• 8. A A A F F F B B B E D E D E D H H H Fig. 3a: Fig. 3b: Fig. 3c: Reversing Connections Loops Networking Connections A F B E D H Fig. 3d: CFSA (Completed FSA) Now we can construct all potential interaction faults systematically building all illegal combi- nations of symbols that are not in compliance with the specification (FIPs in Example 4a). Once we have generated a FIP, we can extend it through an IS that starts with entry and end with the first symbol of this FIP; we have than a faulty/illegal complete interaction sequence (FCIS), bringing the system into a faulty situation (Example 4b). Please note that the attribute “complete” within the phrase FCIS may not imply that the exit node of the FSA must be nec- essarily reached; once the system has been conducted into a faulty state, it cannot accept fur- ther illegal inputs, in other words, an undesired situation cannot be even more undesired, or a fault cannot be faultier. Prior to further input, the system must recover, i.e. the illegal event must be undone and the system must be conducted into a legal, state through a backward or forward recovery mechanism [RAND]. Sub-Graph FIPs File Open AF, AE, AD, AH, BB, BA, BH FB, FF, DA, DB, EA, EB, HH, HB, HE, HD, HA Example 4a: The set of FIPs (Faulty Interaction Pairs) 8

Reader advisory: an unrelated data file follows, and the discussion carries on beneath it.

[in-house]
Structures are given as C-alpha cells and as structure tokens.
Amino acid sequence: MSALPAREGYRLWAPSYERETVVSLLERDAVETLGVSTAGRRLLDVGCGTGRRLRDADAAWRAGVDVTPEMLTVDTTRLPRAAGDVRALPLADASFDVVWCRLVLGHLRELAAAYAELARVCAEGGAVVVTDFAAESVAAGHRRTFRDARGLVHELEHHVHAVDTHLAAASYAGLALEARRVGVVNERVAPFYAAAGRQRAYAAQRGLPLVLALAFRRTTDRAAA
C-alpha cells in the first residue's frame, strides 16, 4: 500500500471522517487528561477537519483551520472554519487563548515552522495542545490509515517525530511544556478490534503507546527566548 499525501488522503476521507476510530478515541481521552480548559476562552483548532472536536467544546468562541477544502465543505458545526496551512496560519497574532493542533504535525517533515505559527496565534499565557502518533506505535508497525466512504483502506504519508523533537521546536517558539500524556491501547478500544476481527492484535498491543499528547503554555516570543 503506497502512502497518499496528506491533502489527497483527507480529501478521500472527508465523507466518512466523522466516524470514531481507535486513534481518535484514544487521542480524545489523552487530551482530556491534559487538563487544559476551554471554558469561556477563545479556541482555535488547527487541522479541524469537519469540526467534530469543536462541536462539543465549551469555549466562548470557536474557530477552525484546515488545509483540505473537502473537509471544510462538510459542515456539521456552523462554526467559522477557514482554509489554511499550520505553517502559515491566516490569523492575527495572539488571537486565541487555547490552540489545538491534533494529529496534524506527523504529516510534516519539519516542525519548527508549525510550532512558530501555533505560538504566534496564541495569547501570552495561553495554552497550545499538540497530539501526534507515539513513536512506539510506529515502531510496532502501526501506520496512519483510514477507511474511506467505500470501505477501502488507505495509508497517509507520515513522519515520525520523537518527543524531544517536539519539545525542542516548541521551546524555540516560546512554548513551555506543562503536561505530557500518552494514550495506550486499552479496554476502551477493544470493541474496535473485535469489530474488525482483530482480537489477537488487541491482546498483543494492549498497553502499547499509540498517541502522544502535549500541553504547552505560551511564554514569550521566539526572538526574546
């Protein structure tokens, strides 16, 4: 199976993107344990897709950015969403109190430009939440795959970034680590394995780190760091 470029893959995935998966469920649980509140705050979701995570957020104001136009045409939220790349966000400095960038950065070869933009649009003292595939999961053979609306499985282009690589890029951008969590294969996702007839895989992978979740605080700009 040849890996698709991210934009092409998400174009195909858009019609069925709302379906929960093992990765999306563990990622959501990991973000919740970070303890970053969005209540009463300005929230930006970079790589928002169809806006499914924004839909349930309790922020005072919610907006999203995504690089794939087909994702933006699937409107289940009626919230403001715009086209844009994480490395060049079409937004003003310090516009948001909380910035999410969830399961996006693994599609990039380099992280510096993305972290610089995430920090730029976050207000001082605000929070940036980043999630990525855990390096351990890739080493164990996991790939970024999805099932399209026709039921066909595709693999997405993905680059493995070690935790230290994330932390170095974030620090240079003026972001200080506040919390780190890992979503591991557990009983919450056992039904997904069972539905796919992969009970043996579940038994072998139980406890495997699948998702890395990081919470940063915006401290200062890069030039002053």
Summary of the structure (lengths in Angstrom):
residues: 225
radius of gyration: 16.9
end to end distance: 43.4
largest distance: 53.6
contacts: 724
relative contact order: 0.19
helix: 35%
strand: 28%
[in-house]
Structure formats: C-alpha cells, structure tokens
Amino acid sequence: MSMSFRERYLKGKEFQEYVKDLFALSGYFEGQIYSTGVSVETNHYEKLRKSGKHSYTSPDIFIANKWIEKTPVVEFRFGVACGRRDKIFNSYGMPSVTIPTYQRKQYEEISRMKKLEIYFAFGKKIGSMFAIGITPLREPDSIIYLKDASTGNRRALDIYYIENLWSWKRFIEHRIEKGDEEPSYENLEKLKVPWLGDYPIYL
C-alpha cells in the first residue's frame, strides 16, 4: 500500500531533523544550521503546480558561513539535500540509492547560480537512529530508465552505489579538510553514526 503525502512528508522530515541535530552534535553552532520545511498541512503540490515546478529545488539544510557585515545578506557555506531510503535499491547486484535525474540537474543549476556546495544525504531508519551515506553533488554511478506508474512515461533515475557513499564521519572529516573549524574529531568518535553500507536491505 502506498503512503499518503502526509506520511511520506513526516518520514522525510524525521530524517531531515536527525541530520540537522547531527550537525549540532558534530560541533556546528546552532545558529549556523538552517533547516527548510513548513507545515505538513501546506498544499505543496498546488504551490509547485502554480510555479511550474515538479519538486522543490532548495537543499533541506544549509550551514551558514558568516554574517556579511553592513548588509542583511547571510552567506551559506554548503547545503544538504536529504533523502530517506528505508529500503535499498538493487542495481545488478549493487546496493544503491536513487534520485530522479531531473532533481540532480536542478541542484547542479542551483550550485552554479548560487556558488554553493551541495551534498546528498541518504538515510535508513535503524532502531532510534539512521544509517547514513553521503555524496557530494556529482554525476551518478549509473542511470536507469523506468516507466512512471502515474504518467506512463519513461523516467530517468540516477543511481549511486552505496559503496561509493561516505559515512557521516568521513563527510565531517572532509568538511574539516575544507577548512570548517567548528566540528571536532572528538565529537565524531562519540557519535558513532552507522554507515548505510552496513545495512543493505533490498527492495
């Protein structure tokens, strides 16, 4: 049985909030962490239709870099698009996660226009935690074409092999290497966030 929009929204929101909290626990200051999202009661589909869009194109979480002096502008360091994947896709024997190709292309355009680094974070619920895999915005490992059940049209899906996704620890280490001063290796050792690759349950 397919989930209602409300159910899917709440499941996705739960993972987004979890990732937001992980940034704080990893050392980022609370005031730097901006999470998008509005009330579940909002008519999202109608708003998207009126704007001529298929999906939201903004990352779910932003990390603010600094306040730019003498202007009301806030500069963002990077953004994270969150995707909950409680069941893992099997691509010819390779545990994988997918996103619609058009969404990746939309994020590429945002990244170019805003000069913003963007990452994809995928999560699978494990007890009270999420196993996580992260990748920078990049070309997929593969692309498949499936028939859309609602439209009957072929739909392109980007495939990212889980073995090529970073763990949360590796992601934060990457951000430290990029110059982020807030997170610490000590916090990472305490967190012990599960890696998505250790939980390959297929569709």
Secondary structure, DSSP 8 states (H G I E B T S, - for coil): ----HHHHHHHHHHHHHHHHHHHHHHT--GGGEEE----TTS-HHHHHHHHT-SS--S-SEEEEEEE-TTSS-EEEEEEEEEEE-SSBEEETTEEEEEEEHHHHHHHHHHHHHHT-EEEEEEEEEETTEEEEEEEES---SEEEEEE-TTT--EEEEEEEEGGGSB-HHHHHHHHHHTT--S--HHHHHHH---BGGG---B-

• 9. Sub-Graph FCISs File Open ABB, ABH, ABA, ABDA, ABDB, ABEE, ABEB, ABED, AB(E+D)HH, AB(E+D)HB, AB(E+D)HE, AB(E+D)HD Example 4b: The set of FCISs (Faulty Complete Interaction Sequences) The test process can be summarized now as follow: 1. Construct the complete set of test cases which includes all types of interaction sequences, i.e. all CISs and FCISs (Predictability of the tests, requiring oracles). 2. Input CISs and FCISs to transduce the system into a legal or illegal state, respectively (Controllability). 3. Observe the system output that enables a unique decision whether the output leads to a desired system response or an undesired, faulty event occurs which invokes an error mes- sage/warning, provided that a good exception handling mechanism [GOOD] has been materialized (Observability). If the steps 1 to 3 can be carried out effectively, we have a monitoring capability of testing process that leads to a high grade of testability. Monitoring requires a special structure of software which must be designed carefully, considering the methods and principles of the modern Software Engineering (“Design for Testability”). 2.4 Handling Context Sensitivity A problem we have to encounter with during system modeling stems from the convenience of using the same commands, or icons for similar operations in different hierarchical levels of the application, e.g. delete for deleting a symbol, but also a record, or even a file. Upon the context information, the system can usually carry out the proper action. Our approach elimi- nates, however, the hierarchy information while abstracting the real system into the model (see the conversion of the Fig. 1 to Fig. 2). a [ a b ] c RegEx: [(ab(a+c)*)*] Fig. 4: Ambiguities (“a” before and after “b”) in Interaction Sequences Fig. 4 depicts an FSA that has two different states which will be initiated, i.e. triggered and identified by the same input a. While constructing the IPs and FIPs, and accordingly the CISs and FCISs, we have to differ between the state a that leads to b and the state a that can be reached by b and c. We have here an ambiguity that can be best resolved by indexing, i.e. a1 for noting the first appearance of the a, and a2 for the second one. 9